From immigration controls to crime-solving, the use of biometric identification - the identification of people by unique physical traits - is becoming increasingly common. Innovative gait recognition technology developed by our researchers has broken new ground in this burgeoning field.
We all have a signature walking style that can be identified much like a fingerprint. Building on previous pioneering work relating to facial recognition, researchers in Electronics and Computer Science have used computer modelling to capture information about a person's walk that is unique and recognisable with over 90 per cent accuracy.
The technique has potential in a range of fields, including the fight against global terrorism and domestic crime. It has already been used by the Metropolitan Police to identify a violent mugger who had otherwise been able to obscure his identity.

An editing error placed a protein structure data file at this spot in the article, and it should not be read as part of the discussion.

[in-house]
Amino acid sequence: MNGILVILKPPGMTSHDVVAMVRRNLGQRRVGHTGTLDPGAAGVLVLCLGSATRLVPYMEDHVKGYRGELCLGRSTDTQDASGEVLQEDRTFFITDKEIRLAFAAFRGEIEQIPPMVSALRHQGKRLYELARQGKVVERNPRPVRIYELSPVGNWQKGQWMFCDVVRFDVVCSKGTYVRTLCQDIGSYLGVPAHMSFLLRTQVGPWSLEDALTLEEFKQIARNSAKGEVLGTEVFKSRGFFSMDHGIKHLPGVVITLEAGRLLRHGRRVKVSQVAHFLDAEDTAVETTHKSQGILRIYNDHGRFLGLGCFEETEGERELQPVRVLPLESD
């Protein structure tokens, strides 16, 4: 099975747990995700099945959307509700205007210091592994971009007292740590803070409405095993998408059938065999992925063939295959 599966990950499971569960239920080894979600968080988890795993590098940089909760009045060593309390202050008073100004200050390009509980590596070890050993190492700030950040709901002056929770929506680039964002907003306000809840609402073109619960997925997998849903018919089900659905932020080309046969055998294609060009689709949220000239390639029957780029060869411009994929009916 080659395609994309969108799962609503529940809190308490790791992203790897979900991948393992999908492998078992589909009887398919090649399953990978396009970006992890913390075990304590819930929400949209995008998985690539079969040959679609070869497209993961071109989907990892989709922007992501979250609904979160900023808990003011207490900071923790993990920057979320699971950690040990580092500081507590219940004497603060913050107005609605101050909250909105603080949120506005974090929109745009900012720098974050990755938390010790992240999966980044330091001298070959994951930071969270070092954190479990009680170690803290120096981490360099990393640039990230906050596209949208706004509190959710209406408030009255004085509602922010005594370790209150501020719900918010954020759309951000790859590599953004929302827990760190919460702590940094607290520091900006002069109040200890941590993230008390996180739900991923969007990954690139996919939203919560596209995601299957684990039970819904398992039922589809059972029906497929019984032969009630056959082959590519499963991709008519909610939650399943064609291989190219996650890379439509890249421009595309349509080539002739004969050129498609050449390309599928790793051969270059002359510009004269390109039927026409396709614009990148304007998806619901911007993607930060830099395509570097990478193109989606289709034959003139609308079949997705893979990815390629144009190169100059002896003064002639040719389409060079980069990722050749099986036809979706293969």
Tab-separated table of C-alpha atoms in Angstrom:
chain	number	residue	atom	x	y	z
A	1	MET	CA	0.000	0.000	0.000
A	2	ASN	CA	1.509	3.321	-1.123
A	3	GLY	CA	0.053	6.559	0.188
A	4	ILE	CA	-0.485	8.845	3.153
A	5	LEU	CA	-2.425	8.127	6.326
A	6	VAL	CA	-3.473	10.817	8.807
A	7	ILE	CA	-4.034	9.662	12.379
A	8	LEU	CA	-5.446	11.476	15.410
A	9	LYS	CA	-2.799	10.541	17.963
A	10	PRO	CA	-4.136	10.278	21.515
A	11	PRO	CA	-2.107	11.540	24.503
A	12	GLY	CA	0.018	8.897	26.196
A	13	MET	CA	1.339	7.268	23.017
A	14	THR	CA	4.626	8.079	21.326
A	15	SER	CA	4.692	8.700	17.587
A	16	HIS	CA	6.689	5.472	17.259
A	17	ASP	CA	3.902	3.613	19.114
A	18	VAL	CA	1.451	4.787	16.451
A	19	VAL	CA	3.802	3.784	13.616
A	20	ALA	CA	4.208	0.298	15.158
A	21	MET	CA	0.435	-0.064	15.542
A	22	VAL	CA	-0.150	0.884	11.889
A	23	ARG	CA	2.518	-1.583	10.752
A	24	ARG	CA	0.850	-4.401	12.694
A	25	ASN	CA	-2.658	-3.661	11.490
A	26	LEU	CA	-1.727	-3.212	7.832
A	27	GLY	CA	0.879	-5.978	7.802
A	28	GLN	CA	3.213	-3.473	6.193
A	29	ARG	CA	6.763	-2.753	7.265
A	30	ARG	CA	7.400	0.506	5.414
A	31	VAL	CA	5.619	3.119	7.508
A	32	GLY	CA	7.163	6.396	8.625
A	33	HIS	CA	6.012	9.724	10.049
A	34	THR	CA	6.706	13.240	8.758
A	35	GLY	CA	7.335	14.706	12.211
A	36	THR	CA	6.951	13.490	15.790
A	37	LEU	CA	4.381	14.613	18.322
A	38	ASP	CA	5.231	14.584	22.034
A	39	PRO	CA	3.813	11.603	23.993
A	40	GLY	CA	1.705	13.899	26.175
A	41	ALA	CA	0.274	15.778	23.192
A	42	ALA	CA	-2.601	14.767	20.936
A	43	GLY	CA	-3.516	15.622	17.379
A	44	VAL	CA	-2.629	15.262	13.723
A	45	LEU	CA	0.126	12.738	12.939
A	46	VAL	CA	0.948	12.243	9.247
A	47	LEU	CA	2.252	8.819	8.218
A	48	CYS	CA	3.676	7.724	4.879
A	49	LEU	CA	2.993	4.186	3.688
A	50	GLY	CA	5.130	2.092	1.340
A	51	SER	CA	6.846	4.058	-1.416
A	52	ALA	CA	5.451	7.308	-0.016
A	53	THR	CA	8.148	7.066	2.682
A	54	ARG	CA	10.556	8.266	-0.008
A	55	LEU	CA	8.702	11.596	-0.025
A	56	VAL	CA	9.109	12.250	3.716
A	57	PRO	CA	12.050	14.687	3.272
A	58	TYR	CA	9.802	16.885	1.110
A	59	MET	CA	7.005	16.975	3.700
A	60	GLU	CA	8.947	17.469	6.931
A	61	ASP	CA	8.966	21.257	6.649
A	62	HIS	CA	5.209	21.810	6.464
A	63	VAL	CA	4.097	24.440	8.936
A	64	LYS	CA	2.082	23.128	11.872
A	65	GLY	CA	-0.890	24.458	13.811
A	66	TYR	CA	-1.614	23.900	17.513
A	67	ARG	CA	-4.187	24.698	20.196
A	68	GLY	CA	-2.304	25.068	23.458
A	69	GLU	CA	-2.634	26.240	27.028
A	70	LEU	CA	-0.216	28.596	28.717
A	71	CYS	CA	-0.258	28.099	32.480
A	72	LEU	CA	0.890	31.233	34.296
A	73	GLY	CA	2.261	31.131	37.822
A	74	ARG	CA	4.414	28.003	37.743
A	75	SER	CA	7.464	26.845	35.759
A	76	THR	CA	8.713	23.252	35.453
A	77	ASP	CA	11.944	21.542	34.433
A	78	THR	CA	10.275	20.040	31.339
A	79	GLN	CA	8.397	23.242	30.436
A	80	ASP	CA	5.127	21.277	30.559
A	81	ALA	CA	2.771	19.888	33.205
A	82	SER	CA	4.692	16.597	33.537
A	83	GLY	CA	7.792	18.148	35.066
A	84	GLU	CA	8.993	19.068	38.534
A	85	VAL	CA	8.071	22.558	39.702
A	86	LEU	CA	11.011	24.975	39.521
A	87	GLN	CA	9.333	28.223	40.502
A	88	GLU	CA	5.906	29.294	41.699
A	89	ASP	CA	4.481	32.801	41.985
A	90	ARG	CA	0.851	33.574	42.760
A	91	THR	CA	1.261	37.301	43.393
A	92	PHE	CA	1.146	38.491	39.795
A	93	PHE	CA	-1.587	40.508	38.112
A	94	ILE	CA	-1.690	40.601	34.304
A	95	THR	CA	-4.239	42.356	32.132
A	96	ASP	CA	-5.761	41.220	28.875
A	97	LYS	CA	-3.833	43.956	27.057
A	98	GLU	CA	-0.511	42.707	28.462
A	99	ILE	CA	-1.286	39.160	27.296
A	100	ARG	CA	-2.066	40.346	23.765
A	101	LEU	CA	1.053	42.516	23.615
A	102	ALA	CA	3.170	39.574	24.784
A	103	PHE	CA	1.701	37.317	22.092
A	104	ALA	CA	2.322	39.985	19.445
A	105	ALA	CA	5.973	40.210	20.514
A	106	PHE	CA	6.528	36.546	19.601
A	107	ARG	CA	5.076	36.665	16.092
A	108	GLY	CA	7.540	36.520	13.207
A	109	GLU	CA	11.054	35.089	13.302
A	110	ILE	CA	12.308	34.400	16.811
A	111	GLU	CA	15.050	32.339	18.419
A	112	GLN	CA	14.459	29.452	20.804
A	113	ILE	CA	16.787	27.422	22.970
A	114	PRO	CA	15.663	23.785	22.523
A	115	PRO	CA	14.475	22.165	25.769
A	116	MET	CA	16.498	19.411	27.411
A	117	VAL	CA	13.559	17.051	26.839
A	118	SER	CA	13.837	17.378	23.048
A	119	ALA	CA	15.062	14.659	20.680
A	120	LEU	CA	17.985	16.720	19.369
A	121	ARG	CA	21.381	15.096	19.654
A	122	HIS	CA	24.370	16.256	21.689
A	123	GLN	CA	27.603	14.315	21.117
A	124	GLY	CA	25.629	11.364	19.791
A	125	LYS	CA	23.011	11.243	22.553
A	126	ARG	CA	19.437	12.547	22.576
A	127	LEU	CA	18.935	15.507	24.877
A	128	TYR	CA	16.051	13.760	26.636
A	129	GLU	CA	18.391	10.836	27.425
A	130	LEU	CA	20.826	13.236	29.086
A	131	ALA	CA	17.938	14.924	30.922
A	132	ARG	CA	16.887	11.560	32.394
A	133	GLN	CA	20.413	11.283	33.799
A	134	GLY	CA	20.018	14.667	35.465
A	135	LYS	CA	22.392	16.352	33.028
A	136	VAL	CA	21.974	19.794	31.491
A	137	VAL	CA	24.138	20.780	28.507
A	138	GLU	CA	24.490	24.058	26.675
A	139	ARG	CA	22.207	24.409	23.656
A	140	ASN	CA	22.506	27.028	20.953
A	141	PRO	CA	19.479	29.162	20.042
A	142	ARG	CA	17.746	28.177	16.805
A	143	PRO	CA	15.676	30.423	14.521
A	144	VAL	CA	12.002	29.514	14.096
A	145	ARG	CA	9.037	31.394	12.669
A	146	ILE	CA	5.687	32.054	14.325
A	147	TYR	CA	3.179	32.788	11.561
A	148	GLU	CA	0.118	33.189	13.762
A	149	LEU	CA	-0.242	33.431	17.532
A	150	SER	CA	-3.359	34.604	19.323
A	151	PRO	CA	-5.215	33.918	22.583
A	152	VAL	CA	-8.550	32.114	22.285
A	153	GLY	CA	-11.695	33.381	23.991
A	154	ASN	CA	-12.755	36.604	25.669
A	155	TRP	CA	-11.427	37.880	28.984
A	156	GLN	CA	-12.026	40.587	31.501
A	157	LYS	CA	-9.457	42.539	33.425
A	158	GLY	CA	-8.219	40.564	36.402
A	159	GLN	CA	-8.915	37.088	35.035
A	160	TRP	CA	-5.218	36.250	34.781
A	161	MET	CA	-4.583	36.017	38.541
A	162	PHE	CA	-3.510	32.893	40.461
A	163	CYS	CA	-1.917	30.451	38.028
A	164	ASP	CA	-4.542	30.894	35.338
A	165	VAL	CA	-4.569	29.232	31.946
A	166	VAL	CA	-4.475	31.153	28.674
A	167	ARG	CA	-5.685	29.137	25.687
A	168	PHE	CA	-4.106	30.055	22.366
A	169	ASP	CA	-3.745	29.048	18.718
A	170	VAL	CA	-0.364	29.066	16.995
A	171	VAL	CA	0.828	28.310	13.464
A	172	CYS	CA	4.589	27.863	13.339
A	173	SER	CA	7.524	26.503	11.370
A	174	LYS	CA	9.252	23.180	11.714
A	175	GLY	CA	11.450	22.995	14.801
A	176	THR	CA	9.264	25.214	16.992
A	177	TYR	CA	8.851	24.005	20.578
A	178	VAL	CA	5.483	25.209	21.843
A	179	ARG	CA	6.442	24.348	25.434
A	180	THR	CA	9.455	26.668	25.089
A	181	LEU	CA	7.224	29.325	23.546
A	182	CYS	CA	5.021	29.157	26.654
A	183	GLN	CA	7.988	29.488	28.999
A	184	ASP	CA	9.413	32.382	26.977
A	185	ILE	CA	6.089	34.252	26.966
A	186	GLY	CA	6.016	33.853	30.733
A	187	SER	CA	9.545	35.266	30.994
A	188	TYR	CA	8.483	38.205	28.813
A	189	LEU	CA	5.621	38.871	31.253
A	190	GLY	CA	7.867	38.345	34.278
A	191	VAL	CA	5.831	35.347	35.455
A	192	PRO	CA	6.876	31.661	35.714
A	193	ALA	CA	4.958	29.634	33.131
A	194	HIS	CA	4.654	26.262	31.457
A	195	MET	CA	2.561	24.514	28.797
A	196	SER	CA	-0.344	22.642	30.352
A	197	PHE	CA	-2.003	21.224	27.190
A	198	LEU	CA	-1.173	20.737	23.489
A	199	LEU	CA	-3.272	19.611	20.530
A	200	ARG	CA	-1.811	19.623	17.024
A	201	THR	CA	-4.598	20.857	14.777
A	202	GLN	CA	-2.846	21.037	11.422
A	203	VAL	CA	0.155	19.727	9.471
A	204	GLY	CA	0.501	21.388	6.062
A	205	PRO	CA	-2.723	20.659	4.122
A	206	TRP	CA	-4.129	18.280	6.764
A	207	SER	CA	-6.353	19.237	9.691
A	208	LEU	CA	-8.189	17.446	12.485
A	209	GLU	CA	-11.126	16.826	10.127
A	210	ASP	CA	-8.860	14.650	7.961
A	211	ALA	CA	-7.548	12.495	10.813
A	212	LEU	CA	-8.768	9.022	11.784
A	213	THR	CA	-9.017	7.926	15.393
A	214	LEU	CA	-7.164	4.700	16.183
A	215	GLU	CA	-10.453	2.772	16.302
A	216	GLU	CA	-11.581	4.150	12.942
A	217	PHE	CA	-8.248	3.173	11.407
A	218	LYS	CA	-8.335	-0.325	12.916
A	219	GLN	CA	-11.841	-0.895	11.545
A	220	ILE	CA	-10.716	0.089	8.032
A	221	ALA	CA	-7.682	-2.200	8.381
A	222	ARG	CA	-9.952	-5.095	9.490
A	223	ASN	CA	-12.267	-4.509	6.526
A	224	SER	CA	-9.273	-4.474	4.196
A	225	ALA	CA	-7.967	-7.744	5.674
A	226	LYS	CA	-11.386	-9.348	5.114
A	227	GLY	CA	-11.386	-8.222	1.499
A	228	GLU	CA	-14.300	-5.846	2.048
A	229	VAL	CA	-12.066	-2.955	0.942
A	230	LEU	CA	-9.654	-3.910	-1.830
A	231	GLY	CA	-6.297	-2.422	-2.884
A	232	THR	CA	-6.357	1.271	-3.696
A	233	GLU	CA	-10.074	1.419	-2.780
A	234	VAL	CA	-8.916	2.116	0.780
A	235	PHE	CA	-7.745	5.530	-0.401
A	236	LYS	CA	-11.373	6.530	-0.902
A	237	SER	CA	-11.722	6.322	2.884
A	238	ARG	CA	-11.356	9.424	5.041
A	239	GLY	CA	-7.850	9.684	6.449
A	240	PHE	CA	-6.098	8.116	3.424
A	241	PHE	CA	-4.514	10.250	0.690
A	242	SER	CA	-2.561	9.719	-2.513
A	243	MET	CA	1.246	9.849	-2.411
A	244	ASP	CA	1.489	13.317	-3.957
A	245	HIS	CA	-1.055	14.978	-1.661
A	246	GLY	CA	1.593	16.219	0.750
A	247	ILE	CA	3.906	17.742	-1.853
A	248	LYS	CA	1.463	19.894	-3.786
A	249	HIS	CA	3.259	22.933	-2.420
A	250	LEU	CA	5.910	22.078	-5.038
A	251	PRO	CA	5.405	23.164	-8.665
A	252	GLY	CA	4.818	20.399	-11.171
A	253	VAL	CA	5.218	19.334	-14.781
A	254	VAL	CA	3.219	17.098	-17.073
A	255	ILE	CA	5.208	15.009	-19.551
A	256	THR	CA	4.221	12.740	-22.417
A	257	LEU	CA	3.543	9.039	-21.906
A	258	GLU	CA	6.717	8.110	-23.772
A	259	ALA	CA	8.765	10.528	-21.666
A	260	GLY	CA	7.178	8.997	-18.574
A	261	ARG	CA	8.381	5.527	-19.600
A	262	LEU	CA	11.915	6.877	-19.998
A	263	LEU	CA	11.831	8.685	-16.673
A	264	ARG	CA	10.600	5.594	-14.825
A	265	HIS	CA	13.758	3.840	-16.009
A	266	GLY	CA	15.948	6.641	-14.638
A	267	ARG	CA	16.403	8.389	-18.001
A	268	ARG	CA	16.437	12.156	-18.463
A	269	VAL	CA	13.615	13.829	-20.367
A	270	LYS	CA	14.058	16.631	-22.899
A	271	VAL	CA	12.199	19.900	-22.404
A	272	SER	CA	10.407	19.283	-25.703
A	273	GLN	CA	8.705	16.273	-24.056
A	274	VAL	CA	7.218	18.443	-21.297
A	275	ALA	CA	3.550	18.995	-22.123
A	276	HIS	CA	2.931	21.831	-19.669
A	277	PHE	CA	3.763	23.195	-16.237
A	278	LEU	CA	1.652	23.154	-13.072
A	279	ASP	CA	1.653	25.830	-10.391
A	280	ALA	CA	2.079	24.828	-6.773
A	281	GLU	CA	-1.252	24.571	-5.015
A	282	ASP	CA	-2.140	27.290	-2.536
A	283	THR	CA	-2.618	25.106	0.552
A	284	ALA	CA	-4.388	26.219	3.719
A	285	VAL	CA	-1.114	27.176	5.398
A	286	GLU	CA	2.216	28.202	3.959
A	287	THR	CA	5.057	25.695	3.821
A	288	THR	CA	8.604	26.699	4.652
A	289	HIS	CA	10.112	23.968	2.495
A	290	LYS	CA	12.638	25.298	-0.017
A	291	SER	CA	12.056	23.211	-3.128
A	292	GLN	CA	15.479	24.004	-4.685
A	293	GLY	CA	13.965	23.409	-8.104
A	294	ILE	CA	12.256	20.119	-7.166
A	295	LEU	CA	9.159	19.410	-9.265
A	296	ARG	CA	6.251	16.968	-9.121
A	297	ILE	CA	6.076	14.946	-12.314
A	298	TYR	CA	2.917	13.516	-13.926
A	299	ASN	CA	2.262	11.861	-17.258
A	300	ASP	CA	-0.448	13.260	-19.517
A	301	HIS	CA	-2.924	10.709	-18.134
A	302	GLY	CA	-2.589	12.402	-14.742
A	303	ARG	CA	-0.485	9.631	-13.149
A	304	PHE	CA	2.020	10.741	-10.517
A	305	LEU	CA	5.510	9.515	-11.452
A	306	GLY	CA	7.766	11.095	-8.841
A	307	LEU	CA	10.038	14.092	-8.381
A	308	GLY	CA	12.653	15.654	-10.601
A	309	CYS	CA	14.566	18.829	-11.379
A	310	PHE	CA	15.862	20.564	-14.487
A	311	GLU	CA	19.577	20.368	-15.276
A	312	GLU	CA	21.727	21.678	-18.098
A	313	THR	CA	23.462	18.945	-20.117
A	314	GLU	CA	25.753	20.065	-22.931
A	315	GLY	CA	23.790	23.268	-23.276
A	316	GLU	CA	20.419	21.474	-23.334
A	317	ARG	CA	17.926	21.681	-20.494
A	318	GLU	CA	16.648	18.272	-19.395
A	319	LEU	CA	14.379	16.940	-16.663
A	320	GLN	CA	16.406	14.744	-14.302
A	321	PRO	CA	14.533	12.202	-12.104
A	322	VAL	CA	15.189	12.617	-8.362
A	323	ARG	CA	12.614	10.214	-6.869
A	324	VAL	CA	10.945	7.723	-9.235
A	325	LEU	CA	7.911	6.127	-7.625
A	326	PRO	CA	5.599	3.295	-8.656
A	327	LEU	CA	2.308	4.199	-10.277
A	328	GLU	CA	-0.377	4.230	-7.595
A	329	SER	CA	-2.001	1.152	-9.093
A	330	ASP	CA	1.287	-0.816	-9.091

Professor Mark Nixon, who is leading the research, explains: "There are several benefits of gait recognition over other identification techniques. It's easy to avoid being identified by covering your face or wearing gloves to hide fingerprints, but much harder to disguise your gait. Gait recognition is also non-invasive and can be used at a distance when it's not possible to deploy other techniques."
The research used a biometrics tunnel - the first of its kind in the world - to combine and process data from 12 cameras to produce individual gait 'signatures'.
The concept has created considerable international interest; the research database, which contains information for use in the design and testing of gait recognition systems, has been downloaded by 30 different countries. Commercial development of the technology is currently underway.